In the Davis School District of the 1990s, most elementary students might attend extended-day schools, junior high students might be forced to attend split sessions in portable classrooms and high school students from Layton might get on a bus bound for Bountiful every morning.

Those are just a some of the options the Davis school board began studying Tuesday night to help address school overcrowding and a projected student population boom."I believe we can manage and accommodate growth, but we must keep the perspective that there is no panacea out there and that there is no single remedy," Superintendent Richard Kendell said.

The Tuesday meeting was one of the first steps in a process that may lead to boundary realignment of the entire district, busing high school students from Clearfield and Layton High Schools to less crowded Bountiful and Woods Cross High Schools, or creating specialized technical or liberal arts "magnet" schools.

For example, a magnet school plan could move science and vocational education programs to the Davis Area Vocational Center in Kaysville and move performing arts programs, communications and visual arts programs to underutilized Woods Cross High School.

The school board plans to form local committees and hold public hearings on all of the proposals.

Kendell said the changes are necessary because the number of students is expected to grow by 7,700 over the next five years. A districtwide school census to be conducted Nov. 30 through Dec. 12 is expected to verify those projections.

Hardest hit by the population boom are areas in Layton and the district's junior high schools, which are expected to add 3,652 students during that time. Even with proposed building expansion, the junior high schools may become a camp for portable classrooms.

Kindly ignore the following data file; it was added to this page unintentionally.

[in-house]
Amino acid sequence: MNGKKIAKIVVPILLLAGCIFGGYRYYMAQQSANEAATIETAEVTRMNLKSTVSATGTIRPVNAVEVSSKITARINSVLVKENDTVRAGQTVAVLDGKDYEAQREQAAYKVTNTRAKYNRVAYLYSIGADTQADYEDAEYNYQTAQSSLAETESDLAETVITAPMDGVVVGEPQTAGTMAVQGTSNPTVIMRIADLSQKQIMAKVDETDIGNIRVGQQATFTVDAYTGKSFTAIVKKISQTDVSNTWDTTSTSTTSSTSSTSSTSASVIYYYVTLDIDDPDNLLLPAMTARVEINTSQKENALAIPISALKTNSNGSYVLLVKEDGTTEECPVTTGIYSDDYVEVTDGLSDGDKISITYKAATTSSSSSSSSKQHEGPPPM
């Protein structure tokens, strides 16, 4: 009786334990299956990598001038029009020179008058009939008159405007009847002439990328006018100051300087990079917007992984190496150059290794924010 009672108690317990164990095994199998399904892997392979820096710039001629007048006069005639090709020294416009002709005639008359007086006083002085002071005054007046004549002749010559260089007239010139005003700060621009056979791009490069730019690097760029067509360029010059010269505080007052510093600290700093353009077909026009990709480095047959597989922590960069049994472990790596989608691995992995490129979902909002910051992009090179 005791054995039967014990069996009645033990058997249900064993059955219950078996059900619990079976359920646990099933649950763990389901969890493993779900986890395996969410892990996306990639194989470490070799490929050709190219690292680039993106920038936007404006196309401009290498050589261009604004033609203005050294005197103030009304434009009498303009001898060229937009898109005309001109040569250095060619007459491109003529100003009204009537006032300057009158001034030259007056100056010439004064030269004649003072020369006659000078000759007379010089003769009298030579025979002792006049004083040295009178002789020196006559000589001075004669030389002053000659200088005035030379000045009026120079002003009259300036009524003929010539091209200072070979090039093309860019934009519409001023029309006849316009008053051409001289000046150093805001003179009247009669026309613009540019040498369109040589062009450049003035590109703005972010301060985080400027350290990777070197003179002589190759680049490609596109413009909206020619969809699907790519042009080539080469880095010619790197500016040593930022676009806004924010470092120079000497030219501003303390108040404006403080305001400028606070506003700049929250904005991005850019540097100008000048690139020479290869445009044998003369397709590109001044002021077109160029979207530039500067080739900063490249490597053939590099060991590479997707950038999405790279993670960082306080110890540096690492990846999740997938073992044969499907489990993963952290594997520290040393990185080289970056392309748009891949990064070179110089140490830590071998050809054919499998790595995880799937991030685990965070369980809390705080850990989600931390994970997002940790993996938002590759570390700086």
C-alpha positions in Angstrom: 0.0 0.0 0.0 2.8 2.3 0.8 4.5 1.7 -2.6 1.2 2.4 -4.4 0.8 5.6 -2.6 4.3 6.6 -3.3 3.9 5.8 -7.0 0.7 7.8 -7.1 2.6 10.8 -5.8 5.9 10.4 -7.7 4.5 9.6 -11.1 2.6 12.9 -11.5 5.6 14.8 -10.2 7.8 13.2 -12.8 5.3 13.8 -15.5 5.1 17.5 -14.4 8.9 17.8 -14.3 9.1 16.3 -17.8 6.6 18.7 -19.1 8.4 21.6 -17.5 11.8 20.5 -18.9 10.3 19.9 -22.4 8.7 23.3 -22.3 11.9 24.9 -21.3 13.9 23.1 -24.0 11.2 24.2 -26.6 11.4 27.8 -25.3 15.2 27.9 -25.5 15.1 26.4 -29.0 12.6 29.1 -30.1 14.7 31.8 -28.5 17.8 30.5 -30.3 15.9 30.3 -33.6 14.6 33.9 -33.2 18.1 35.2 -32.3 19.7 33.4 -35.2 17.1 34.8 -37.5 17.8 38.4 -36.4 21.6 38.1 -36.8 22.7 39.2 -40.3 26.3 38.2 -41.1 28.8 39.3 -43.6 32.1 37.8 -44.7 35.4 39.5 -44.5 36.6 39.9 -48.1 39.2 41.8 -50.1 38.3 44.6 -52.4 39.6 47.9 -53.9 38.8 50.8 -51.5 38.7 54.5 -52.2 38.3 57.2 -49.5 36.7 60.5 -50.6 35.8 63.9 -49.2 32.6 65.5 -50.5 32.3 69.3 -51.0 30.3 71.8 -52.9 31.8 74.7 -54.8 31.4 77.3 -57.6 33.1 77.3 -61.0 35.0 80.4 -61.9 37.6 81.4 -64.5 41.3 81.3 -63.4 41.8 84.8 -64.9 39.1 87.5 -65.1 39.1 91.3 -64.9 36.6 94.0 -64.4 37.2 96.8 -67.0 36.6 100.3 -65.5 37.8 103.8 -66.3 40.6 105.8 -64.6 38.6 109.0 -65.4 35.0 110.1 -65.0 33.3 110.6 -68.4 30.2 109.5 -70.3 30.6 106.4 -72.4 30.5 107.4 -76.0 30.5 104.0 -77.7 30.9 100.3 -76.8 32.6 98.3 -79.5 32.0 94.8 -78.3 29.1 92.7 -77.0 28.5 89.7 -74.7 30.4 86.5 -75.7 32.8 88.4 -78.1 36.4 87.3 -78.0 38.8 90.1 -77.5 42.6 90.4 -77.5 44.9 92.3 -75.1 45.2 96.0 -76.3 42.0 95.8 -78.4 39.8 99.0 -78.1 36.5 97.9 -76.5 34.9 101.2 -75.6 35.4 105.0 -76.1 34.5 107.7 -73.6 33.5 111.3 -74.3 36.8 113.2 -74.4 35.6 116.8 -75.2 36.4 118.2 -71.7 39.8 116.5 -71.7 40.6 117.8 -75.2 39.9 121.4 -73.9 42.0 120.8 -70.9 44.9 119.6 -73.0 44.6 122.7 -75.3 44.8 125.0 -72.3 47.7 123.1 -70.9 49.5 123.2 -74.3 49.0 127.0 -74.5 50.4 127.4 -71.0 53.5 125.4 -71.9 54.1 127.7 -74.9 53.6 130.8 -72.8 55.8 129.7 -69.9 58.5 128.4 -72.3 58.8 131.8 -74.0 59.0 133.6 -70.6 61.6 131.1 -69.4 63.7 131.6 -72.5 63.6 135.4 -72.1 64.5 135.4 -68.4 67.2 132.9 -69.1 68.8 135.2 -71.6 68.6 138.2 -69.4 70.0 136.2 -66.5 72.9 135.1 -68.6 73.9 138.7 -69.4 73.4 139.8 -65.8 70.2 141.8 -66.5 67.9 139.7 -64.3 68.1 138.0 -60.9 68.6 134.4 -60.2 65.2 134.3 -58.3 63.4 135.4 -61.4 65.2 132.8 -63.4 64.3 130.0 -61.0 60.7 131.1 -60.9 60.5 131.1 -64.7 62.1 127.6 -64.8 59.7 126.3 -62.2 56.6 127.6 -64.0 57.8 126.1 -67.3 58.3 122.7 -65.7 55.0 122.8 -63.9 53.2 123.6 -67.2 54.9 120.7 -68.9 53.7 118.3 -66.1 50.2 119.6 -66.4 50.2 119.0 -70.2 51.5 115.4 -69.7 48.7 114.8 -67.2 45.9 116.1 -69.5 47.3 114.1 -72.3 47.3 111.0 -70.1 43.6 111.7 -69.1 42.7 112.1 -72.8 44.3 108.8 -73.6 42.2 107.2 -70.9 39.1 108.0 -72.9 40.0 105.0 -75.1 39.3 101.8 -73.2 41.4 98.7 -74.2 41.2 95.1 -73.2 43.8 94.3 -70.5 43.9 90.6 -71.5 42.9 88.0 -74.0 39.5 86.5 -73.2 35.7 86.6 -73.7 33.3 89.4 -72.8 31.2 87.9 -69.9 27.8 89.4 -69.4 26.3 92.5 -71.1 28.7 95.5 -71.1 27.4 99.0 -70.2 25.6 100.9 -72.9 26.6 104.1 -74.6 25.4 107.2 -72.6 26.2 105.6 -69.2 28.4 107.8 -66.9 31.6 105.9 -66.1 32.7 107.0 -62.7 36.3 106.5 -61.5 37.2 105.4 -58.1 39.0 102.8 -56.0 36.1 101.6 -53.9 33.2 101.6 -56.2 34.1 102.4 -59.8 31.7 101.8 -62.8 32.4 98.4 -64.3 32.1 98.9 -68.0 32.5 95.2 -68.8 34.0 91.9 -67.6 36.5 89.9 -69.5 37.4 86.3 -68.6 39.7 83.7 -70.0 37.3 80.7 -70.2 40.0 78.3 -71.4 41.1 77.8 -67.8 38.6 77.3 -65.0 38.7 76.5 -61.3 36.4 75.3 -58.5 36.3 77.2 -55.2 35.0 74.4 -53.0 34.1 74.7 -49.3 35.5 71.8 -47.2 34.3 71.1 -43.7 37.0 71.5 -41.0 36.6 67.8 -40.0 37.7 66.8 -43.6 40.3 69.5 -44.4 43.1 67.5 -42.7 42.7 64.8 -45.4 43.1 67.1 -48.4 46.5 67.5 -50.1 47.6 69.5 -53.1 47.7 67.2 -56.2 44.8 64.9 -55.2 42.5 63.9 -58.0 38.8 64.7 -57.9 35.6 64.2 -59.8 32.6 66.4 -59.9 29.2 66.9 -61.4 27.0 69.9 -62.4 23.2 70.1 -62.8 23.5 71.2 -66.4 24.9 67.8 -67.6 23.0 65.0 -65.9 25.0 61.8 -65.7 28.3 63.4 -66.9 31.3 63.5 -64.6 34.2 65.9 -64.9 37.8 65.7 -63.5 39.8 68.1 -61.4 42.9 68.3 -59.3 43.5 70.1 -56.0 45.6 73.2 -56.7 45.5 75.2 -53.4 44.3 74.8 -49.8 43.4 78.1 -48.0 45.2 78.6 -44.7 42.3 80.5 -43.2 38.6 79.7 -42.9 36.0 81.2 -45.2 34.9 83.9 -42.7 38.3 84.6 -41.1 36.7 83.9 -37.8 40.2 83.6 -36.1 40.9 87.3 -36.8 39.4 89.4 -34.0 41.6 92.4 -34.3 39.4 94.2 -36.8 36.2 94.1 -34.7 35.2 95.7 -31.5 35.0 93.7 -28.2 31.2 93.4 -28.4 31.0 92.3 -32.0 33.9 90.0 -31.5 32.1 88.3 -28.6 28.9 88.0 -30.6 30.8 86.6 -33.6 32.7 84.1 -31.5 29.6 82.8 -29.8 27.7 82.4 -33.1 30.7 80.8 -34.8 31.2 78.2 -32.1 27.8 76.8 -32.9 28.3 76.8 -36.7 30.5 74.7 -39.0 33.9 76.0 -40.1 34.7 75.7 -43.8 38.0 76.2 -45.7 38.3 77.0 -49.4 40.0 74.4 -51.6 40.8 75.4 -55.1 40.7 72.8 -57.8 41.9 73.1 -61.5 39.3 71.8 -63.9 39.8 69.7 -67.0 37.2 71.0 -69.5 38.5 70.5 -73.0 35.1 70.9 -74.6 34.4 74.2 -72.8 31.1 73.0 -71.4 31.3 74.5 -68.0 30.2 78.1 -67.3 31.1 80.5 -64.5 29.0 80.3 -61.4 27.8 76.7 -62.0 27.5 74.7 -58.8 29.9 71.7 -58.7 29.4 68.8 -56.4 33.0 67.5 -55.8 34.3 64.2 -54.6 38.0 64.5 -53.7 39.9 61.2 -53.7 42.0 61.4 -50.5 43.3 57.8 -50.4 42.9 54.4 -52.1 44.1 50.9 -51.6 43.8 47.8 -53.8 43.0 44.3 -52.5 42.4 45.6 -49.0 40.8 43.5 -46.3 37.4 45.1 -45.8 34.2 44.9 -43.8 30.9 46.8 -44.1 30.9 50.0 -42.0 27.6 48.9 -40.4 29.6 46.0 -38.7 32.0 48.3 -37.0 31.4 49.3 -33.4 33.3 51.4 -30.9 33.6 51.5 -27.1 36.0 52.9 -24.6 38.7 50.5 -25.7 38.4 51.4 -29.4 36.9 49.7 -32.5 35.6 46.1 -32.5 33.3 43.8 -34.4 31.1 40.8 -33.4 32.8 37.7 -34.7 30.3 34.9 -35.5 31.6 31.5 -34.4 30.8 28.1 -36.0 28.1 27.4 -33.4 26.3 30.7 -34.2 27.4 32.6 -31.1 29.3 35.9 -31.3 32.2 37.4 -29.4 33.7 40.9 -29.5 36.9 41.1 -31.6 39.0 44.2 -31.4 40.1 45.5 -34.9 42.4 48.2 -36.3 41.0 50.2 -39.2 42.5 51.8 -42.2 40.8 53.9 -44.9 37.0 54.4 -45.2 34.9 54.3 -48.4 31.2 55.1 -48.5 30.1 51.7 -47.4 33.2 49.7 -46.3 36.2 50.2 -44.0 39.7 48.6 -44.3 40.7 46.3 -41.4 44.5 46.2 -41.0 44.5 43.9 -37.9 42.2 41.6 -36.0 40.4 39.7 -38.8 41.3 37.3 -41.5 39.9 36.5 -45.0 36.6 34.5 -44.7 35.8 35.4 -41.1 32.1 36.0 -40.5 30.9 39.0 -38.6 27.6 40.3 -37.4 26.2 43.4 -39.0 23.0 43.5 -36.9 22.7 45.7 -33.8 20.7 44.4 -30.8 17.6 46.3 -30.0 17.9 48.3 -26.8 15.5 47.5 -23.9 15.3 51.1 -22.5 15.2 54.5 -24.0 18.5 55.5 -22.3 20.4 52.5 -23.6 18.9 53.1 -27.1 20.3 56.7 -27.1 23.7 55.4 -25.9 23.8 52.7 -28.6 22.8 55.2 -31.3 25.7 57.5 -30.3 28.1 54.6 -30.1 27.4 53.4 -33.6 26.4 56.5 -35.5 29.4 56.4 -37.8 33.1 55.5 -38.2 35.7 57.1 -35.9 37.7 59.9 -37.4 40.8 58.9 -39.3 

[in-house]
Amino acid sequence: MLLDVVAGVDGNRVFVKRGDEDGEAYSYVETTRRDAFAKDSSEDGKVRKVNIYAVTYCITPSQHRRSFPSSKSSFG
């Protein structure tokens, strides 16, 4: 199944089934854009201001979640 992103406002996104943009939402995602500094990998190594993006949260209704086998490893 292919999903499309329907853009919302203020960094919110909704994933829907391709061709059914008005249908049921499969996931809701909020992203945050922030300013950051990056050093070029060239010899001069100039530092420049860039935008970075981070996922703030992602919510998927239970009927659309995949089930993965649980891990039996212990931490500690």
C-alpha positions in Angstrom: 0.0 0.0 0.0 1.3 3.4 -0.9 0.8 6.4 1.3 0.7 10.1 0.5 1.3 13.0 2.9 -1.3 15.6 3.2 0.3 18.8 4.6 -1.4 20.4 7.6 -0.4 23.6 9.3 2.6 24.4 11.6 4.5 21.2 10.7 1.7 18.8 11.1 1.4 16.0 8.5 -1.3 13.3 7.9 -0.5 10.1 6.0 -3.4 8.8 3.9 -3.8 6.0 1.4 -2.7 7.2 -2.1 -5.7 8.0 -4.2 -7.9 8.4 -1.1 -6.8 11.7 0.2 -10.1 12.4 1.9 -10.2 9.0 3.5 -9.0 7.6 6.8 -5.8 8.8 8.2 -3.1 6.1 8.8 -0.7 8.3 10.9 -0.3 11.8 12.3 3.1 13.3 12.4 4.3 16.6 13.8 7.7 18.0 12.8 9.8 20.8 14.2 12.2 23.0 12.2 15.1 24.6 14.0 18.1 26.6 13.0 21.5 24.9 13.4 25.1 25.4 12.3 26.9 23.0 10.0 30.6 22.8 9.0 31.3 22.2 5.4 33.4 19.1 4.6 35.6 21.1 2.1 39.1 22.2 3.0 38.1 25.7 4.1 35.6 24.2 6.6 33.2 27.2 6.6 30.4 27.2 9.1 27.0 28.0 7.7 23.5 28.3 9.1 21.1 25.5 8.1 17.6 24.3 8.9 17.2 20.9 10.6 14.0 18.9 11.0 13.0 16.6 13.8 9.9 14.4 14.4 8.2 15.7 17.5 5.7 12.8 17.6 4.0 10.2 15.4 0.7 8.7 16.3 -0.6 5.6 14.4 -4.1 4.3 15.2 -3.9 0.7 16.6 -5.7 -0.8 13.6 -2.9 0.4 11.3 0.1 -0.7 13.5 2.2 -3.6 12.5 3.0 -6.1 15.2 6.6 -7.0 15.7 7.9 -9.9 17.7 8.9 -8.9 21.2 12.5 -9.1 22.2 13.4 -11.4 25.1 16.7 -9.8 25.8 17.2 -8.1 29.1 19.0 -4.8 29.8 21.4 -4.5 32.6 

"We will have to push portables to the limits cities allow us," Kendell said.

Kendell released a tentative time line showing boundary changes in key areas, particularly elementary school areas in Layton, will be changed in February and implemented during the next school year. In addition, the board is scheduled to make a decision whether those elementary schools should go to year-round or extended-day schedules by February. Three more elementary schools are switching to extended-day schedules next year.

Kendell asked the board to allow designs to be prepare for classroom additions at three junior high schools. Already, remodeling is under way at Central Davis Junior High School. He also asked the district to formulate a plan for portable classrooms to help accommodate student loads while additions are under construction.

At the high school level, the board has begun studying alternative scheduling plans. A full boundary study of high schools has also been suggested for next year.

Building more schools is out of the question, both because the district has borrowed as much as allowed by law and a move to hike taxes to generate building funds would likely fail, Kendell said.

Other solutions presented by three district committees, officials and school board members Tuesday night include:

-Introducing extended-day or split session schedules into district secondary schools. Under such schedules, already used in some elementary schools, half of the students would arrive early and other half would stay late. With an extended-day schedule larger classes like band or home economics would be held during an overlap period. The plan would increase capacity by 15 percent.

-Moving northern schools to a year-round schedule. While it increases the capacity of the building 20 to 50 percent, costs are high for installing and operating air conditioning systems. Installing air conditioning in Layton High School, its two feeder junior high schools and eight elementary schools would cost an estimated $5 million. The plan could also cause cuts in vocational and advanced-placement classes.

-Establishing a center for applied science and technology at Davis Area Vocational Center. Students could move from high schools to the specialized program to alleviate overcrowding.

-Contracting with Weber School District to teach Layton and Clearfield High students at less crowded Roy and Bonneville High Schools.

-Changing secondary schools to a trimester to allow for a full summer program and early graduation.